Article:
The common face of these valuation cones is formed by those valuations, called central, that vanish on B-invariant functions. The central valuation cone controls the situation “over the field of B-invariant functions”. For instance, its linear part determines the unity component of the group of G-automorphisms acting identically on B-invariants.
This cone has another remarkable property: it is a fundamental chamber of a crystallographic reflection group called the little Weyl group of a G-variety. This group is defined in §22 as the Galois group of a certain symplectic covering of the cotangent bundle constructed in terms of the moment map. The little Weyl group is linked with the central valuation cone via the invariant collective motion on the cotangent variety, which is studied in §23.
For practical applications, we must be able to compute the set of G-valuations. For central valuations, it suffices to know the little Weyl group. In §24 we describe the “method of formal curves” for computing G-valuations on a homogeneous space. Informally, one computes the order of functions at infinity along a formal curve approaching a boundary G-divisor.
Most of the results of this chapter are due to D. Luna and Th. Vust, M. Brion, F. Pauer, and F. Knop. We follow [D. Luna, Th. Vust, Plongements d’espaces homogènes, Comment. Math. Helv. 58 (1983), no. 2, 186–245], [F. Knop, Über Bewertungen, welche unter einer reductiven Gruppe invariant sind, Math. Ann. 295 (1993), no. 2, 333–363], [F. Knop, The asymptotic behavior of invariant collective motion, Invent. Math. 116 (1994), 309–328] in our exposition.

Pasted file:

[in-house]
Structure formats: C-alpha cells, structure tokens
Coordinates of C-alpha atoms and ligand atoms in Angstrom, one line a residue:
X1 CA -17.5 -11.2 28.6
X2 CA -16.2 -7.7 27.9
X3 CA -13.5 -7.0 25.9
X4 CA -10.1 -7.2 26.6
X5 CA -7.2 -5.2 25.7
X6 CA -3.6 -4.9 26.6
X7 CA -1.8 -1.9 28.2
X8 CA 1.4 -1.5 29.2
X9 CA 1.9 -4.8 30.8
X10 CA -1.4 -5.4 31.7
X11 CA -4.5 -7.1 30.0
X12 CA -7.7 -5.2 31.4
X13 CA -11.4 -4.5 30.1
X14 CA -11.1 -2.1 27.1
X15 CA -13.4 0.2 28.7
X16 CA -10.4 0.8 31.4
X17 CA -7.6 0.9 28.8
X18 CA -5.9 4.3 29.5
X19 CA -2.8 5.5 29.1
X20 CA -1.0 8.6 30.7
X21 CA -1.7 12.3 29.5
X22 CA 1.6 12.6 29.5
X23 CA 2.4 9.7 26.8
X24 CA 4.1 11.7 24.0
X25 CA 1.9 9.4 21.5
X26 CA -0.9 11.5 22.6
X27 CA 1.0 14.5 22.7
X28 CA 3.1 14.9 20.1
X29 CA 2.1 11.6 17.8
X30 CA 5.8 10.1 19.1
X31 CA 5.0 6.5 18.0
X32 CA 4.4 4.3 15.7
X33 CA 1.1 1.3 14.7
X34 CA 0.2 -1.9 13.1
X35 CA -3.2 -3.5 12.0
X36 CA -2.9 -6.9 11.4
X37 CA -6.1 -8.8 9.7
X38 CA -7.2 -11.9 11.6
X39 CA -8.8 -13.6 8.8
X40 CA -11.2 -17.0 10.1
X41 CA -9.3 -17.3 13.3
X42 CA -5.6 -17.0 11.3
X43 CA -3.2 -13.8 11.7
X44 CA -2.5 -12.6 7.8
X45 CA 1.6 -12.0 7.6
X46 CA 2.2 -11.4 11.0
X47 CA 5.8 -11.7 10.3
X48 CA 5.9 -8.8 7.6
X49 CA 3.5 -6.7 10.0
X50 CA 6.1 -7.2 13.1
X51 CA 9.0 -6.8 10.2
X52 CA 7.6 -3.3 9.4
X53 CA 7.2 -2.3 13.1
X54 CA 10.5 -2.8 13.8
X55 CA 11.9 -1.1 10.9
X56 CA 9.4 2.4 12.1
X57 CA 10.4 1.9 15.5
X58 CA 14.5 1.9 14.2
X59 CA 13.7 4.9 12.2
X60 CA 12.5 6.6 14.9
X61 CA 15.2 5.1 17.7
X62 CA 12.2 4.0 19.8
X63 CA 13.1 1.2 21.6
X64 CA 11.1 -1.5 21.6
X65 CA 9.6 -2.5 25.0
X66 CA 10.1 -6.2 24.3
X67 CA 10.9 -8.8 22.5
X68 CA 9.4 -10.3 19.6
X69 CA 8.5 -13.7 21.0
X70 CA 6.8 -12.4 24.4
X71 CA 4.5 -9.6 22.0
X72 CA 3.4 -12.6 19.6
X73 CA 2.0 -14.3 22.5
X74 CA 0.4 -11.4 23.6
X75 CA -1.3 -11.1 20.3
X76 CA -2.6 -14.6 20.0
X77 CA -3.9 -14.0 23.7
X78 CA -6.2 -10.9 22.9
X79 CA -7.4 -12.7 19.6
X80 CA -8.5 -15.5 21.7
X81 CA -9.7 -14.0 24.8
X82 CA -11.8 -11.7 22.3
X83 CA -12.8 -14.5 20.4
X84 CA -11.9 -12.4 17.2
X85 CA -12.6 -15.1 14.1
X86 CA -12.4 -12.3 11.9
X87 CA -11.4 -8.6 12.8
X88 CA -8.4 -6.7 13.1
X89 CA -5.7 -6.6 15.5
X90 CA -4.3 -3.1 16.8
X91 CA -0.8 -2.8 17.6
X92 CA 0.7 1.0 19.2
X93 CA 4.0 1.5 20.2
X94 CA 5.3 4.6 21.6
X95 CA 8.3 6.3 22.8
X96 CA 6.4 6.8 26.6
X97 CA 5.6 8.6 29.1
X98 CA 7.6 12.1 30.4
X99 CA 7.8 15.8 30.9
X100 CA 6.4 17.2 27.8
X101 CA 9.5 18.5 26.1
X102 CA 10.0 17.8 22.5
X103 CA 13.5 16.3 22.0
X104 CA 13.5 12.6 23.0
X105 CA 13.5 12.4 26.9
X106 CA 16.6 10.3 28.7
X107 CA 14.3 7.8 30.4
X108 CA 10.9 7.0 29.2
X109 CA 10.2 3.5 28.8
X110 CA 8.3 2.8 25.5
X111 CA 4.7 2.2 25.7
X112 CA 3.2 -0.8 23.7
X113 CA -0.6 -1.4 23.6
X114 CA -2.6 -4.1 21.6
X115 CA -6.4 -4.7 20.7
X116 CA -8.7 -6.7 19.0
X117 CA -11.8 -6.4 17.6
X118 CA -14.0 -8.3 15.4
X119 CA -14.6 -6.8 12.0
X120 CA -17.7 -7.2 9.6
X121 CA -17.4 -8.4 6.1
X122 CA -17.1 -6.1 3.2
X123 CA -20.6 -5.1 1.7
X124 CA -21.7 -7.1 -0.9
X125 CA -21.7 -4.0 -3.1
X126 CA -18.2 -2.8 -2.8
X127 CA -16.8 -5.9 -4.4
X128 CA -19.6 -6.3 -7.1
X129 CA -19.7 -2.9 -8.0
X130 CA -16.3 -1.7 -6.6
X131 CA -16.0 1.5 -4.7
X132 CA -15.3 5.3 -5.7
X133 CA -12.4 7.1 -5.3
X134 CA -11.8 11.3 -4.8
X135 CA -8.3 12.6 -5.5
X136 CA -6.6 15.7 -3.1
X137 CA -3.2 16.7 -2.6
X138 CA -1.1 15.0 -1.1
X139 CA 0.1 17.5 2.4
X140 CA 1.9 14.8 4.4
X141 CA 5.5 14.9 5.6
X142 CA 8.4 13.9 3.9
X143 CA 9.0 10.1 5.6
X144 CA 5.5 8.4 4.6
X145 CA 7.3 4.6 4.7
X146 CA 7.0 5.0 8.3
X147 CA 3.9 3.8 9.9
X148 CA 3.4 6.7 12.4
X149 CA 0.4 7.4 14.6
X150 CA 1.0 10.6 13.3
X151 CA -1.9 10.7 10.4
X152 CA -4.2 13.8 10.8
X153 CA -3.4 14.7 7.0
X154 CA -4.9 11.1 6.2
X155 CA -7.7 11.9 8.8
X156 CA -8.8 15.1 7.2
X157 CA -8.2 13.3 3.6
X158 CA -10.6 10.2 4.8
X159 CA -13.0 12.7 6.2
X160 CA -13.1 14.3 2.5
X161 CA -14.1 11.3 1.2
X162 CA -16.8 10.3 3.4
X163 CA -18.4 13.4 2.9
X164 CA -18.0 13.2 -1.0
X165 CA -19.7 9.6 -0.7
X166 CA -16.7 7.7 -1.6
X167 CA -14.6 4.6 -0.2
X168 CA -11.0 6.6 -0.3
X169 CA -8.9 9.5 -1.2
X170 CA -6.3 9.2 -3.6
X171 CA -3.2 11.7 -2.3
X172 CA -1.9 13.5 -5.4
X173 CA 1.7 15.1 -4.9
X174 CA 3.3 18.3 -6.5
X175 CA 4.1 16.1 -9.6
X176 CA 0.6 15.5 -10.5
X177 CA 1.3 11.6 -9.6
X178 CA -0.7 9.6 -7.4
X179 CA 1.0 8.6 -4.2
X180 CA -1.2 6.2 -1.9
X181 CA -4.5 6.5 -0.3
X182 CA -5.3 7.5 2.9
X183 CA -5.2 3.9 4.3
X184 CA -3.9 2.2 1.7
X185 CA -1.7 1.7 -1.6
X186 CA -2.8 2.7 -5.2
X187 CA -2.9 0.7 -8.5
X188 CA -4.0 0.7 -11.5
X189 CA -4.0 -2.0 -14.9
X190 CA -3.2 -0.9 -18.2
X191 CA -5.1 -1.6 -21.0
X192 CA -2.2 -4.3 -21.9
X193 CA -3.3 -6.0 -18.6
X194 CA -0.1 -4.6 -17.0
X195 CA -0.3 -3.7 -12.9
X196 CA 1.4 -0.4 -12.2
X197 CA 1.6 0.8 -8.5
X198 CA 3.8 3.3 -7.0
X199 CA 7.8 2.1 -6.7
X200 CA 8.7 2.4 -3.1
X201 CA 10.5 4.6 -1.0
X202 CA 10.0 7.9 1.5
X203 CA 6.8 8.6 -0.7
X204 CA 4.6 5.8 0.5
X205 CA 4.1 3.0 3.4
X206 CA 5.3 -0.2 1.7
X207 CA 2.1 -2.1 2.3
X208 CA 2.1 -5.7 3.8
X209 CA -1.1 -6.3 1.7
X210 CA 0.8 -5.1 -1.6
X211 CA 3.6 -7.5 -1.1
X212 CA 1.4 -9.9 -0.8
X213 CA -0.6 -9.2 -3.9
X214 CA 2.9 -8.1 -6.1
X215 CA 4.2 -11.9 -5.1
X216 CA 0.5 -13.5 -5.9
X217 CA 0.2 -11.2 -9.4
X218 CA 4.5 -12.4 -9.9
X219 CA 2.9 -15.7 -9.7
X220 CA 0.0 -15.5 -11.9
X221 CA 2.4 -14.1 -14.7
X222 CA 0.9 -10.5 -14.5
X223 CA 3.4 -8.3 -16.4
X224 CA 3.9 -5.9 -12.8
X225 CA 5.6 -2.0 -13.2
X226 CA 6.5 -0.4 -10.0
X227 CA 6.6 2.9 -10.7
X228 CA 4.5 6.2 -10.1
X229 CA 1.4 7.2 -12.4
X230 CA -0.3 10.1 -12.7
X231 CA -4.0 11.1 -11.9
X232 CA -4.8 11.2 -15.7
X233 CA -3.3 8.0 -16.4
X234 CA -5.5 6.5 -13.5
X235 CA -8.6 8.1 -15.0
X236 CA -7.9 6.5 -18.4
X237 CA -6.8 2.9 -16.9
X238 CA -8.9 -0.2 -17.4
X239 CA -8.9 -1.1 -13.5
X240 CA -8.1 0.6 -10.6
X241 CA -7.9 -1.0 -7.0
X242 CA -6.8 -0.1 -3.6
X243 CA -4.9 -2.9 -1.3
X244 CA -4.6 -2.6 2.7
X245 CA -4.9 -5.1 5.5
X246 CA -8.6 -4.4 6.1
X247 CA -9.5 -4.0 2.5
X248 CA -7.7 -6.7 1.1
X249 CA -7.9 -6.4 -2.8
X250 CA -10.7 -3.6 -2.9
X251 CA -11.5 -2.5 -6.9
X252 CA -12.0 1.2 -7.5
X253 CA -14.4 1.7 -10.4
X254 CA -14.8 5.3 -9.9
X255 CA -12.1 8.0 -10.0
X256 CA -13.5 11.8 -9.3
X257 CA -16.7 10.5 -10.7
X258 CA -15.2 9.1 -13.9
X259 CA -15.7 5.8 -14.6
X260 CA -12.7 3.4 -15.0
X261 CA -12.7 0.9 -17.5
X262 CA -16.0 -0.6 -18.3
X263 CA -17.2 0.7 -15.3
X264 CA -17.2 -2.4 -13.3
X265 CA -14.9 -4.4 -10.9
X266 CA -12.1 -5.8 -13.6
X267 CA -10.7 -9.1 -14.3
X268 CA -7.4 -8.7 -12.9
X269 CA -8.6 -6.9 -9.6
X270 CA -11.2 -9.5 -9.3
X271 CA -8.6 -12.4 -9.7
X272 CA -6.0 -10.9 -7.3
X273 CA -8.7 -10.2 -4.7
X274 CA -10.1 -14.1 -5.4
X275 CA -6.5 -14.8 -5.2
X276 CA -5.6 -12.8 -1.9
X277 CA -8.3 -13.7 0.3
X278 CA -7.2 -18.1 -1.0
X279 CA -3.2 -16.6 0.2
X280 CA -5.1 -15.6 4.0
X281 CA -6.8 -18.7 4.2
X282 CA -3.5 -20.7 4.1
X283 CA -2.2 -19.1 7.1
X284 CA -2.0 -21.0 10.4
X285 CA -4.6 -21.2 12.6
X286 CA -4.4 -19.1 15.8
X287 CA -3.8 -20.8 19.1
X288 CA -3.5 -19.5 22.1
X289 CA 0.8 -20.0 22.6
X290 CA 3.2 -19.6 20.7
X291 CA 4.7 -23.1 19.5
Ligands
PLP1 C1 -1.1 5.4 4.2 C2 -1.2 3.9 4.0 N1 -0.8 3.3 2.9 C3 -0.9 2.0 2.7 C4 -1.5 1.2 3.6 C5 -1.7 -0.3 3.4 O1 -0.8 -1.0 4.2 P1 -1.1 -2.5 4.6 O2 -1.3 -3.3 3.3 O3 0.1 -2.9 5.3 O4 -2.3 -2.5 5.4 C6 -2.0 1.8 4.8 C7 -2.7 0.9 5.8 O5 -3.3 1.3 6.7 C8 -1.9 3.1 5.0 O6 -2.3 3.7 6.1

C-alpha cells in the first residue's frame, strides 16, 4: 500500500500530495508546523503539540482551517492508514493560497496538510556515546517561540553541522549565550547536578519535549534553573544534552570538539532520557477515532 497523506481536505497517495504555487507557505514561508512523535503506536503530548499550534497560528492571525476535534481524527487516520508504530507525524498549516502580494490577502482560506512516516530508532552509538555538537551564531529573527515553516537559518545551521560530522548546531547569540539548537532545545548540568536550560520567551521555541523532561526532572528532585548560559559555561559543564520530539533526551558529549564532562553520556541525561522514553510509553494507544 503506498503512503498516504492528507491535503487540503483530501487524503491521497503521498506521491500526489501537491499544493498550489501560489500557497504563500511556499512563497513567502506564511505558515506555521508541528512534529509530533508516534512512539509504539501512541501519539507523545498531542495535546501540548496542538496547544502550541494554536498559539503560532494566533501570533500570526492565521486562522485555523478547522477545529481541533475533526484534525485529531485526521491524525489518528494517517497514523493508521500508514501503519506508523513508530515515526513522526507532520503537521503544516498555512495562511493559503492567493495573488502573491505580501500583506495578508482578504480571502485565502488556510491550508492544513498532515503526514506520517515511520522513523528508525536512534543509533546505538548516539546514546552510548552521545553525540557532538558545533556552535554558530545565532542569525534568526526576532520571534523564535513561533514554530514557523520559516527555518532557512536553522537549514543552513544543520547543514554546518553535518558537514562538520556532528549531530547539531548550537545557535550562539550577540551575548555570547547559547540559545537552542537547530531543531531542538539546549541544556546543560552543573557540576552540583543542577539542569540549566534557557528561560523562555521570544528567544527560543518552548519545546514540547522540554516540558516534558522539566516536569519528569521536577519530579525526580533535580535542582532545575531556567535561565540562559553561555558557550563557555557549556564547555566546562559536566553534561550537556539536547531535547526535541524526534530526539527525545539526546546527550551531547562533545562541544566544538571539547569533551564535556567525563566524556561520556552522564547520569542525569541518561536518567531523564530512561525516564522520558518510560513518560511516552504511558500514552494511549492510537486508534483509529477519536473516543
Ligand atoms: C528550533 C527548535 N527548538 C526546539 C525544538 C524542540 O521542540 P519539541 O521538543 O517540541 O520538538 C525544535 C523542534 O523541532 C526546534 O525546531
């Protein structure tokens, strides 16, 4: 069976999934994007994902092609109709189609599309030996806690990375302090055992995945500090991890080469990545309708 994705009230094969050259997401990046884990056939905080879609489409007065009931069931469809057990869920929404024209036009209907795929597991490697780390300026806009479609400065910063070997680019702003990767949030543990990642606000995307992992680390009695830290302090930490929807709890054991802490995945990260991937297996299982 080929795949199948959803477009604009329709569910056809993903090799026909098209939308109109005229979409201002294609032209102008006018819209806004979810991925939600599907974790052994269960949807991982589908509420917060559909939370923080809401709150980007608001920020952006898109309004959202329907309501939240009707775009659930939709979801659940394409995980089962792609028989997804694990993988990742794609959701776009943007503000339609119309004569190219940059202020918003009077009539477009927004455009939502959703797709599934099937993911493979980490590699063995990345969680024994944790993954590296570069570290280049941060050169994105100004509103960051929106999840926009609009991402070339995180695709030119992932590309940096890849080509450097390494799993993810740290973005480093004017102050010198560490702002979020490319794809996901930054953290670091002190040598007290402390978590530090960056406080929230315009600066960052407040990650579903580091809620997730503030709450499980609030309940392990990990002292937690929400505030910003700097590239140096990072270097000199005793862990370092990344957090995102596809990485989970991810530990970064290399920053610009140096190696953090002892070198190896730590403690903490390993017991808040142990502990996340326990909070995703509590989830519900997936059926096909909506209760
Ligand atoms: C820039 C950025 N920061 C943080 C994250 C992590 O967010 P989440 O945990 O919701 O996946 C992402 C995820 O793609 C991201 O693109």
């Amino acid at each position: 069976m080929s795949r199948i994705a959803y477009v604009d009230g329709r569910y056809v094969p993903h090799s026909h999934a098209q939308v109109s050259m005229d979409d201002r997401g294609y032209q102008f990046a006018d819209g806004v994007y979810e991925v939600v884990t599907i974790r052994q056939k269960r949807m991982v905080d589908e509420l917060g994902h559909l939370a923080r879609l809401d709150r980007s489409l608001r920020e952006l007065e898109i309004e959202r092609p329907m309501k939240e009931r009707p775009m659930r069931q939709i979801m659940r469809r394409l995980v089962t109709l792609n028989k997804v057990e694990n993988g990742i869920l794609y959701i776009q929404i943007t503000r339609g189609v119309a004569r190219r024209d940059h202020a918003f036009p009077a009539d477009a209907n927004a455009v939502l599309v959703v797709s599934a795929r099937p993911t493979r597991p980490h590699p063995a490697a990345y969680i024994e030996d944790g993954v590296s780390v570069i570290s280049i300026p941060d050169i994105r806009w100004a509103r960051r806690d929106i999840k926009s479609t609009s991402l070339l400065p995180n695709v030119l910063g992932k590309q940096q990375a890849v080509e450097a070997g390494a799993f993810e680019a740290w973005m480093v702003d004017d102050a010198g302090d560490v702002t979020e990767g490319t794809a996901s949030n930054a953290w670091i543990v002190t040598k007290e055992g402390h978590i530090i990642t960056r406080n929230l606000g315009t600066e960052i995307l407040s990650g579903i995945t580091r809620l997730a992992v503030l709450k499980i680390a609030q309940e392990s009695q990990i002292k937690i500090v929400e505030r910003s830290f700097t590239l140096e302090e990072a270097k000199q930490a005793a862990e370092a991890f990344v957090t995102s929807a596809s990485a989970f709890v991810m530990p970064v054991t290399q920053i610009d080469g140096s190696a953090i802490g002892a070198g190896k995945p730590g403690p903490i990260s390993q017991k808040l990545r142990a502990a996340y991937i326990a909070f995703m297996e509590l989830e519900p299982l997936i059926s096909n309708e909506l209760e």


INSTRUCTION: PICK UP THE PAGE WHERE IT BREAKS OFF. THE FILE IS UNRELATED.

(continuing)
Dmitry A. Timashev

Chapter 5. Spherical Varieties

Although the theory developed in the previous chapters applies to arbitrary homogeneous spaces of reductive groups, and even to more general group actions, it acquires its most complete and elegant form for spherical homogeneous spaces and their equivariant embeddings, called spherical varieties. A justification of the fact that spherical homogeneous spaces are a significant mathematical object is that they arise naturally in various fields, such as embedding theory, representation theory, symplectic geometry, etc. In §25 we collect various characterizations of spherical spaces, the most important being: the existence of an open B-orbit, the “multiplicity-free” property for spaces of global sections of line bundles, commutativity of invariant differential operators and of invariant functions on the cotangent bundle with respect to the Poisson bracket.